Pundits tried to break down Ozzie’s deficiencies. Superficially, he had everything Jose had, including a powerful build that was likely bolstered by steroids. (Jose admitted to using performance-enhancing substances in his 2005 tell-all book, Juiced; Ozzie was arrested for driving in a car that contained vials of steroids during a traffic stop in 2003. Jose later told VICE that Ozzie "used the same type of steroids I used and in equal amounts.") But experts pointed out that Jose was more flexible, with a better range of motion in his swing and a faster sprint. He seemed to be more aggressive during play, too. These were subtle differences, but enough for Jose to make three World Series appearances while Ozzie toiled in the minors.

Ozzie Canseco bats for the Oakland Athletics during a Major League Baseball game
Otto Gruele Jr, Getty Images

Dejected, Ozzie headed for Japan to play for the Osaka Kintetsu Buffaloes to sharpen his game against different kinds of pitches. Playing for the Japanese equivalent of a farm team in Osaka, he quit midway through the season to return to the U.S. minors, joining the Louisville Redbirds, the Cardinals Triple-A team. In 1993, he got a chance to jump on the Cardinals for six uneventful games. When Bernard Gilkey came off the disabled list, Ozzie was bumped back down. In frustration, he briefly quit baseball before signing a contract with the Triple-A arm of the Milwaukee Brewers and, later, the Florida Marlins.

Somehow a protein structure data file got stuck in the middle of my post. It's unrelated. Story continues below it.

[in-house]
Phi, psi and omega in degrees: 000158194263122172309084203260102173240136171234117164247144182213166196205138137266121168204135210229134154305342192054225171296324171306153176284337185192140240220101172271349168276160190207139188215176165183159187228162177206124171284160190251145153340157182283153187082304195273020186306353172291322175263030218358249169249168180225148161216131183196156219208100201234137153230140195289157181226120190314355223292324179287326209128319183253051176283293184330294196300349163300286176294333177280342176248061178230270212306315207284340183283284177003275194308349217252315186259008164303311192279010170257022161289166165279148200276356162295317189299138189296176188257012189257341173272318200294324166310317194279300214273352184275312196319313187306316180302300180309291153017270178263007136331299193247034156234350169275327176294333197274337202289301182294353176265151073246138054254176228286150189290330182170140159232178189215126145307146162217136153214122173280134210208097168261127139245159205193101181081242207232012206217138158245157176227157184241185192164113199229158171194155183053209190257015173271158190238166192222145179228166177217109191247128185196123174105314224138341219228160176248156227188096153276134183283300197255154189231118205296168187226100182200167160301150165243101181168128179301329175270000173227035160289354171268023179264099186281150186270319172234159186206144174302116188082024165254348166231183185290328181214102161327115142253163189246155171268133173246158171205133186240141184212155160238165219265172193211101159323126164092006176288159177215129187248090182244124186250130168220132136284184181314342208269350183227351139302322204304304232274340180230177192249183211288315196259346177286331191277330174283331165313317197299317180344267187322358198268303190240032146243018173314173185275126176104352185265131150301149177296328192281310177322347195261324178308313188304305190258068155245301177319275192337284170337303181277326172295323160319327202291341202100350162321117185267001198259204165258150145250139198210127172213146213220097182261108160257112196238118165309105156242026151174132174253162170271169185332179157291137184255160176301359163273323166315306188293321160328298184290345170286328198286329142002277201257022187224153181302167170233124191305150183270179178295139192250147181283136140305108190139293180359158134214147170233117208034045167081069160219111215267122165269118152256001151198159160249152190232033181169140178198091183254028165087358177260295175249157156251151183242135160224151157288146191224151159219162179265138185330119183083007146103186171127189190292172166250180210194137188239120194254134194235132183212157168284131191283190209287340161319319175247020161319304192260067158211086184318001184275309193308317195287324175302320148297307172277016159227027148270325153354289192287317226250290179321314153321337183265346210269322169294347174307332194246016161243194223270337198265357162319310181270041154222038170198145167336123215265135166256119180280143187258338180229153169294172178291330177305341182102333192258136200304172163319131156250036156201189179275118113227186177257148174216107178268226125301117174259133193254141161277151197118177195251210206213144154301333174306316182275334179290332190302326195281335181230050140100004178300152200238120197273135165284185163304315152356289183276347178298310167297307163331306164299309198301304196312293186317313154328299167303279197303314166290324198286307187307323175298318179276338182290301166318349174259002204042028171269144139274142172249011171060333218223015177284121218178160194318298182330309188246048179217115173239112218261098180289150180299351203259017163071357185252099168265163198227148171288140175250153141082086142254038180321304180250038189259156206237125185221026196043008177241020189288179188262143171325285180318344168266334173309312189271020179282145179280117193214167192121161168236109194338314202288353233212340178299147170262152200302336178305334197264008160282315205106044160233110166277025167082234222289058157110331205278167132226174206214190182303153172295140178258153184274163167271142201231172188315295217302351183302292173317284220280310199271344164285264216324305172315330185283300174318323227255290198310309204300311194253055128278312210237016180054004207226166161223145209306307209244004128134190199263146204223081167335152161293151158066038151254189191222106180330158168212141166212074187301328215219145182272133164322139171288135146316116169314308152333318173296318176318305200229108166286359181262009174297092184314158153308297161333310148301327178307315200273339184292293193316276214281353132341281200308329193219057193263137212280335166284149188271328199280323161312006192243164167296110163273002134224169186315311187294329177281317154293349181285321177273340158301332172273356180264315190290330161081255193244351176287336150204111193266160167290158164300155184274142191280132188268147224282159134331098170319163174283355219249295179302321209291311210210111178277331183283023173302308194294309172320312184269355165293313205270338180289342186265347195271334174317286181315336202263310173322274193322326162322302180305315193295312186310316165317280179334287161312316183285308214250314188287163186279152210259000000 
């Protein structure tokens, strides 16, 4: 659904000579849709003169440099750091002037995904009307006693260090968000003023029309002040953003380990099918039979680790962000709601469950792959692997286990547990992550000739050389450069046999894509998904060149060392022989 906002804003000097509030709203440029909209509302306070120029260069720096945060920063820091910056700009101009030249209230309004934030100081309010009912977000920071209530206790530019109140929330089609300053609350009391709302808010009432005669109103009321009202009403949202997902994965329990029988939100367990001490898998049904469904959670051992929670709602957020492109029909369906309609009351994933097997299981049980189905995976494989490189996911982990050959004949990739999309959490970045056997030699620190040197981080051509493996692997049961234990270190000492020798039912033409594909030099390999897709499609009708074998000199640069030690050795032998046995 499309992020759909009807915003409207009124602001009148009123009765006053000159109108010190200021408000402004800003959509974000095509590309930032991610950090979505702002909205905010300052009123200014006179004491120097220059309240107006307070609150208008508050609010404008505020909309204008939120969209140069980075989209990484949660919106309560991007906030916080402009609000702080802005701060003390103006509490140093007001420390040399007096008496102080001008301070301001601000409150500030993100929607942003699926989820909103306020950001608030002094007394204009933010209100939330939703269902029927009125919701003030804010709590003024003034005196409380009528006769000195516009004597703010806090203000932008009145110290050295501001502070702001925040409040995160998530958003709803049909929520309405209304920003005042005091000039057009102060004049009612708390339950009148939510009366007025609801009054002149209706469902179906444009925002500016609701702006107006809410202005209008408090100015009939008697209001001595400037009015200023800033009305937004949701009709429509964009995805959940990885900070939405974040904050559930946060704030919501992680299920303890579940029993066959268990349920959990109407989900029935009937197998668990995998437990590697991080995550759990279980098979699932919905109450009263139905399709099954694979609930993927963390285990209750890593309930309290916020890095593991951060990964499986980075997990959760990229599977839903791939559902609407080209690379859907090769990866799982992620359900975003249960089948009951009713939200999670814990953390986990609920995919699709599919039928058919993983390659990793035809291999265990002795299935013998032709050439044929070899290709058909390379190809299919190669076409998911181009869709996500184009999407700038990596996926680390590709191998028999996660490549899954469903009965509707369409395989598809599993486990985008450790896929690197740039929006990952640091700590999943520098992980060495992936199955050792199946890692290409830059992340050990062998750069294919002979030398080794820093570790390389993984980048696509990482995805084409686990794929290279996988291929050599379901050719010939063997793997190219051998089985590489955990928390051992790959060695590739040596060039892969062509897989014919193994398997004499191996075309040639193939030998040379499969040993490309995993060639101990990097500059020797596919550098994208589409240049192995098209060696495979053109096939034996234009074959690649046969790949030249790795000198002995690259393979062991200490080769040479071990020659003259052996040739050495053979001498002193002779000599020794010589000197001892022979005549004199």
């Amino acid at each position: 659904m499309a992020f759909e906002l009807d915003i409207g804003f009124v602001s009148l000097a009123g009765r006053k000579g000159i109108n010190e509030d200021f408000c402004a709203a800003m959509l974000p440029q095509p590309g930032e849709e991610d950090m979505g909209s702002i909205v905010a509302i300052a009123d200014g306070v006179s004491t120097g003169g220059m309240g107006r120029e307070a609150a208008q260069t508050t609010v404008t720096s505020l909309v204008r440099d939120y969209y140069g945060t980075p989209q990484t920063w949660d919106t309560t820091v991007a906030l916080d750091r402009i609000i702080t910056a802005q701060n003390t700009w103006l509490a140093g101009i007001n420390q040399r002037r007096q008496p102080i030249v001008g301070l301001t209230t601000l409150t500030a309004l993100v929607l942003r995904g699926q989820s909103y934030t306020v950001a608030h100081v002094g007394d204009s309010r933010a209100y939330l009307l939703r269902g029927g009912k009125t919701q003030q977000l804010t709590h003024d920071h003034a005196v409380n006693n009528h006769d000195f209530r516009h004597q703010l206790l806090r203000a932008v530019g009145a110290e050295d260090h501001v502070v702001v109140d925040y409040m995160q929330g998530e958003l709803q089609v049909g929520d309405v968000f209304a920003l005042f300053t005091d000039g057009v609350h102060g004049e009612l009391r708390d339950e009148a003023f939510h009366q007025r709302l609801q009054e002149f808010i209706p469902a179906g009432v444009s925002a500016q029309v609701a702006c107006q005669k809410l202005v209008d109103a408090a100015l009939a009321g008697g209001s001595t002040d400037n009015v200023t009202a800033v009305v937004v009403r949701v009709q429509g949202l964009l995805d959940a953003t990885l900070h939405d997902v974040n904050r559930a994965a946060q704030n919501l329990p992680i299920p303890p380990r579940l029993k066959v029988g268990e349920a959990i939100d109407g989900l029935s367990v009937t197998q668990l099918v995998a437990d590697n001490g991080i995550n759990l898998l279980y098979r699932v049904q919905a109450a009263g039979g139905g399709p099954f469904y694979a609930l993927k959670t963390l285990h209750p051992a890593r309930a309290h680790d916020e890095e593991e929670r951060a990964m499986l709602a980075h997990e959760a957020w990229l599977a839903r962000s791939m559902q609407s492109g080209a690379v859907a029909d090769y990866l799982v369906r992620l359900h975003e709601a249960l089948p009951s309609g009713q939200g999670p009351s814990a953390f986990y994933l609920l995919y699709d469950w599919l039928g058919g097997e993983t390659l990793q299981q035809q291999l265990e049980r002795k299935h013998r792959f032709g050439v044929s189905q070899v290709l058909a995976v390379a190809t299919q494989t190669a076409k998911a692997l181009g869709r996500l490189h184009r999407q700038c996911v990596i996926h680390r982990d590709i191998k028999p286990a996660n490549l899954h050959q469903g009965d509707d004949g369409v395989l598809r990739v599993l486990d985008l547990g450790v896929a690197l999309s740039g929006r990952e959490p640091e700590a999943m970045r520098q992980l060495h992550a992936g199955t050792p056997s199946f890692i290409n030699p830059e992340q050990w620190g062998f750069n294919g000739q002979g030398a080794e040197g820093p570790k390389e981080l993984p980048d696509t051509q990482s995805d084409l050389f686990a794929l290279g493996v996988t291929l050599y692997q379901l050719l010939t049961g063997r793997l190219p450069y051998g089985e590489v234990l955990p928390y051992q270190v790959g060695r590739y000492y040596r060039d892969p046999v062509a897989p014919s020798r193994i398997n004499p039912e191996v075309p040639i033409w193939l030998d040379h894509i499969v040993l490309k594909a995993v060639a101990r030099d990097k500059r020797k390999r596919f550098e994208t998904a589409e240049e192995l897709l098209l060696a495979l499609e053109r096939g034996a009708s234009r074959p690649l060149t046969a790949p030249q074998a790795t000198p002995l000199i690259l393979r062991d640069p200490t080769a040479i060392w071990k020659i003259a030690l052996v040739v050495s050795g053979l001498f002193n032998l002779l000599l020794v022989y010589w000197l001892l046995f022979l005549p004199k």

After being released by the Marlins in 1996, he remarked it was the first summer he had not played baseball since he was a kid. While other people may have confused him for Jose, baseball’s management did not.

 

If Ozzie was never quite his brother’s equal on the field, he found parity in other ways. For years, rumors circulated that Ozzie would show up in place of Jose for autograph signings. The two also got in nearly equivalent legal trouble for a 2001 nightclub brawl in Miami Beach that ended in probation and a civil lawsuit against both.